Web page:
– Driving through Ireland had to have been one of the most stressful things I have ever done. They just hand you the keys to a car that has the steering wheel on the right and send you out onto roads where everyone is driving on the wrong side. My mother didn’t care. I was her chauffer and she was out exploring the world.
-Maps. Remember maps? Those paper things that you spread out to figure out where the hell you are going? Yeah, I used those. But not my mom. She didn’t read maps and she was too busy touring her mother land. So every morning, I poured over the maps so I could take her on her next adventure.
-If you go to Ireland, you have to go to Blarney Castle. You have to kiss the Blarney Stone. If you didn’t, you must self combust. My mother and her lifelong fear of heights hung off the side of a castle and kissed a germ-covered rock. I almost backed out.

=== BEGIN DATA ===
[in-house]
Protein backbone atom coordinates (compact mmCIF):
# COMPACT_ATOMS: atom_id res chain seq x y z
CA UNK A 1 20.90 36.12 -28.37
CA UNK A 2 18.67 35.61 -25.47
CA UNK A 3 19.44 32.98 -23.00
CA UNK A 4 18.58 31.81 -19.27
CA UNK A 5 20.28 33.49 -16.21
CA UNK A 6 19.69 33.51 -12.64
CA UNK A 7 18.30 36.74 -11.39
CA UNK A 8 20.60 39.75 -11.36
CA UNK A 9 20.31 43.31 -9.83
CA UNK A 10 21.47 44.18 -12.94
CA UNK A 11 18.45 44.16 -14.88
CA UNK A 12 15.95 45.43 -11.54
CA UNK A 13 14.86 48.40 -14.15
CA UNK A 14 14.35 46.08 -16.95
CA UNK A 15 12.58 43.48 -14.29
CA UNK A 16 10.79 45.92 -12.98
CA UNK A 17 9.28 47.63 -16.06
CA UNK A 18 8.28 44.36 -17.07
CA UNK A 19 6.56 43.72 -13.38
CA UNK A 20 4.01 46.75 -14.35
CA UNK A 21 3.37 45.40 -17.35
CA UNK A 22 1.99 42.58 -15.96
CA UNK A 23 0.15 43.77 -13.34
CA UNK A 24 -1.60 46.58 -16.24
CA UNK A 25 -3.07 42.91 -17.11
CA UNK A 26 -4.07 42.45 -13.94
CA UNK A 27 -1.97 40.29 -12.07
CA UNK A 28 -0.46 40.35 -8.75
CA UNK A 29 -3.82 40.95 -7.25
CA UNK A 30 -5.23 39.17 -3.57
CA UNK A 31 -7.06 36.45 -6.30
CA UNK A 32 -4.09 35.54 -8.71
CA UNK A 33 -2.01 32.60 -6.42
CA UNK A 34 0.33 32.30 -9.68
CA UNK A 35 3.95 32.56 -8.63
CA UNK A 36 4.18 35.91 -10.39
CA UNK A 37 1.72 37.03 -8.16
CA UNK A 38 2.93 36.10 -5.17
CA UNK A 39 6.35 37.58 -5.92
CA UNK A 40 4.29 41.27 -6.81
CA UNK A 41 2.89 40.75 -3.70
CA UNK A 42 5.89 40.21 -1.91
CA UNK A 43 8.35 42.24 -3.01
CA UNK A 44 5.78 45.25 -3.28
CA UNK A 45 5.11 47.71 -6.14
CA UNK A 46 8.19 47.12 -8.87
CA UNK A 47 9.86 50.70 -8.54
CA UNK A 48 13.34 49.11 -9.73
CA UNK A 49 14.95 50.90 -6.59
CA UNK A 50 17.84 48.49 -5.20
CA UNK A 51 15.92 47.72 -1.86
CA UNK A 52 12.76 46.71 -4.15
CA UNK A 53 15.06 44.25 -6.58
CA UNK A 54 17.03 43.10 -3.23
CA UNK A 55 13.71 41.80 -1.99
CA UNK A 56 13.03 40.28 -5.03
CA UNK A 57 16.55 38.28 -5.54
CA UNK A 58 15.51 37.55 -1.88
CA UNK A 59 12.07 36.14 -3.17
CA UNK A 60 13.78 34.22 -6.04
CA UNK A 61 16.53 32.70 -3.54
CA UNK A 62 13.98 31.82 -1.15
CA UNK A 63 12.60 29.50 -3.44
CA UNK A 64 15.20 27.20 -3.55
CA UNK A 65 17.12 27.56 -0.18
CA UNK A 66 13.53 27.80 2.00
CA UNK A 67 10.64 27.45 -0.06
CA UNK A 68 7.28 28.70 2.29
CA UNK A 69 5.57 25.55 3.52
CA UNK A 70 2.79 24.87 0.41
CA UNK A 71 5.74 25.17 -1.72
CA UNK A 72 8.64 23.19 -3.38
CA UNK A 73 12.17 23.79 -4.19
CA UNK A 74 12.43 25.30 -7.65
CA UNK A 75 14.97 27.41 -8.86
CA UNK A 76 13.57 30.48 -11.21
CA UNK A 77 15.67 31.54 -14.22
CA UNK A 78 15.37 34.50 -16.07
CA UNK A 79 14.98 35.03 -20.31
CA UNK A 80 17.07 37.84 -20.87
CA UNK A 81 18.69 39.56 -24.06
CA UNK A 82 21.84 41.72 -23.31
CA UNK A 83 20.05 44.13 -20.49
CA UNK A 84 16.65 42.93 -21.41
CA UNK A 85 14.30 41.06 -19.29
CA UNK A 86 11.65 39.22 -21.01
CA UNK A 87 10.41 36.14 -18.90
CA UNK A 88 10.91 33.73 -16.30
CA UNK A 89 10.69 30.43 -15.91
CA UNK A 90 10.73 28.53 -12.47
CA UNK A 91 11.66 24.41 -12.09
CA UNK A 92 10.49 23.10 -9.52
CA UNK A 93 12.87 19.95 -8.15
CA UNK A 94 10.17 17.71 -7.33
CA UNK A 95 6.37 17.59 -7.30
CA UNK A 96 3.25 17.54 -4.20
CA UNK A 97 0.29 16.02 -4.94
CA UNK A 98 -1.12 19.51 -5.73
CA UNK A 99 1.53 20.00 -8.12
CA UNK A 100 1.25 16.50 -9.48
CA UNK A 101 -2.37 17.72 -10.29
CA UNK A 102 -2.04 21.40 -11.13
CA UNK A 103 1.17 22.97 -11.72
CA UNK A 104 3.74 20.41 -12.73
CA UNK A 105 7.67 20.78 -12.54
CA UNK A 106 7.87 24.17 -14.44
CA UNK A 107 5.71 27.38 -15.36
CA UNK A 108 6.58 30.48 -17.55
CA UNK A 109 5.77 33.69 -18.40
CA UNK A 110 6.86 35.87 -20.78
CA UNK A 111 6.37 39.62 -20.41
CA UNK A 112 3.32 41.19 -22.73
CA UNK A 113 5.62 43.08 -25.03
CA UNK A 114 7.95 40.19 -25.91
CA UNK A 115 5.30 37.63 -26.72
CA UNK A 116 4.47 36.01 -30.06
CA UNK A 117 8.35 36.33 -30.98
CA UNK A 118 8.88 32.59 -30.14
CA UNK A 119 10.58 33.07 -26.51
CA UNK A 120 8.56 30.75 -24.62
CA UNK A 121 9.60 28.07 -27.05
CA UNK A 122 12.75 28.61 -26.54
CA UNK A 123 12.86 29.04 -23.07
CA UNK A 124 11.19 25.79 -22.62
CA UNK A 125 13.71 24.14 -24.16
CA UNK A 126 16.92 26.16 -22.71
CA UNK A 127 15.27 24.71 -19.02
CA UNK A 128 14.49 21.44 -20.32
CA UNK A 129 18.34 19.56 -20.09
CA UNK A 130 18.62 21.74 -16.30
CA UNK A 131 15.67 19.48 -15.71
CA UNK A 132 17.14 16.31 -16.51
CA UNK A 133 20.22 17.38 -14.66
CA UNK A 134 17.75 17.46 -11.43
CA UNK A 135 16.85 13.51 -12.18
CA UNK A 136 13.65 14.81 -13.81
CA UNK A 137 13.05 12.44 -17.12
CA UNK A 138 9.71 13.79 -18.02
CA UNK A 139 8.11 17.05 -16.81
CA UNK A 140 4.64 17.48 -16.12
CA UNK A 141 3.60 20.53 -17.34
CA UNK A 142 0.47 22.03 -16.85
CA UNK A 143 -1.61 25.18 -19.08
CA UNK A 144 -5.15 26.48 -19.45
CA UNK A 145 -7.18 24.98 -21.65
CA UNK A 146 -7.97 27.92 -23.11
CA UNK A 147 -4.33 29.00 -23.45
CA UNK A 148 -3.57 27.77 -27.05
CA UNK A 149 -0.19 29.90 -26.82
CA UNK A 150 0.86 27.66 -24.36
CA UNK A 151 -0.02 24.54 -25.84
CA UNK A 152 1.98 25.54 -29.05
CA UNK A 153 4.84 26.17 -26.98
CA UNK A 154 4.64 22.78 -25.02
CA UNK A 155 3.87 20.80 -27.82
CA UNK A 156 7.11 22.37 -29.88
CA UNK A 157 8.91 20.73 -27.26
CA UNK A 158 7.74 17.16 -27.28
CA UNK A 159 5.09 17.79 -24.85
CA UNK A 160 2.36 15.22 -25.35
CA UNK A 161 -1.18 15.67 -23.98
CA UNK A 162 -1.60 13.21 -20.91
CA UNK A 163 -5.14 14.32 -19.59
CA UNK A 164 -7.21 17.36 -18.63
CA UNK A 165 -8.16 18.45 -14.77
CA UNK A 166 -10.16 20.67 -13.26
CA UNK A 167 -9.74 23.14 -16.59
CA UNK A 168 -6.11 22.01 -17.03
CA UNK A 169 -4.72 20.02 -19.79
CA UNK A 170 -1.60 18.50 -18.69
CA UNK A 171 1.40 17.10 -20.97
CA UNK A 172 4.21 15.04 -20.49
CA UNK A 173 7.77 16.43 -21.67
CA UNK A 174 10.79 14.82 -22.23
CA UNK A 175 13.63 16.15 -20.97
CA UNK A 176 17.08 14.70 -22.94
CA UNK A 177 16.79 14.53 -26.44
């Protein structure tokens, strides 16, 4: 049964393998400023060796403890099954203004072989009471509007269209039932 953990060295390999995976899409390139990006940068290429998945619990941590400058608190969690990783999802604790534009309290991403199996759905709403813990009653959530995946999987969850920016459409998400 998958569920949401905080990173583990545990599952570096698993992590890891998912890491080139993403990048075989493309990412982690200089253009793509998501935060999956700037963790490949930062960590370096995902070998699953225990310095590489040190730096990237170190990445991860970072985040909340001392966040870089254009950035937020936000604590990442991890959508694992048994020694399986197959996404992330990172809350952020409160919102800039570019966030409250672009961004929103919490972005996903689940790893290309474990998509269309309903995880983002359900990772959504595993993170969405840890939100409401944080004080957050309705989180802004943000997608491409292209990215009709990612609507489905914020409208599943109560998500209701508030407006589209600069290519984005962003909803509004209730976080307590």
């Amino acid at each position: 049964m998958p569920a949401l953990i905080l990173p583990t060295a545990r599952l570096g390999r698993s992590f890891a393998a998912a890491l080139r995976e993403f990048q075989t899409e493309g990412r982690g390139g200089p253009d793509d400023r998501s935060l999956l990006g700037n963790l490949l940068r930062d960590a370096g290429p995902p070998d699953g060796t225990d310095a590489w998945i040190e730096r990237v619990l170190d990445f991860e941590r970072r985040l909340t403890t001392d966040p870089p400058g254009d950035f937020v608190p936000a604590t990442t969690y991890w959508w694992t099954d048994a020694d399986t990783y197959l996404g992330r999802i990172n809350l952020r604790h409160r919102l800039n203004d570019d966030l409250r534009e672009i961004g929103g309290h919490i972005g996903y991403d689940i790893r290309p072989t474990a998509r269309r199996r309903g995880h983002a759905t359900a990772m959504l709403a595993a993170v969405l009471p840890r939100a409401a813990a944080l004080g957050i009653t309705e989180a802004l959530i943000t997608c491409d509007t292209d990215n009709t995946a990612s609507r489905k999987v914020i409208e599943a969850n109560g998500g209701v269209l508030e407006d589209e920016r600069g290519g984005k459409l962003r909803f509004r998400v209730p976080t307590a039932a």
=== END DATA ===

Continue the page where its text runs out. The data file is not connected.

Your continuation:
-Ireland is known for its bars, beer and Baileys. These are all things my mother was not known for. But when in Rome…. My mother decided she had to experience the real Ireland, so one afternoon she decided she wanted to go to a bar and have a drink. We walk into this small tavern and start to walk towards the bar. I looked off to the side and realized there was a sitting room and figured out quickly that this was where the ladies sit. Well, I’m no lady and neither was my mother. We bellied up to the bar despite the disapproving looks from two older men sitting to our right. My mother topped off the day when she ordered a Baileys with cream. The bartender just stared at her. He presented my mother with a Baileys and a small pitcher of cream on the side. It was as if he could not bring himself to poison the Baileys with the cream. I, on the other hand, ordered a vodka. Because that’s what you do when you are in Ireland; you drink vodka.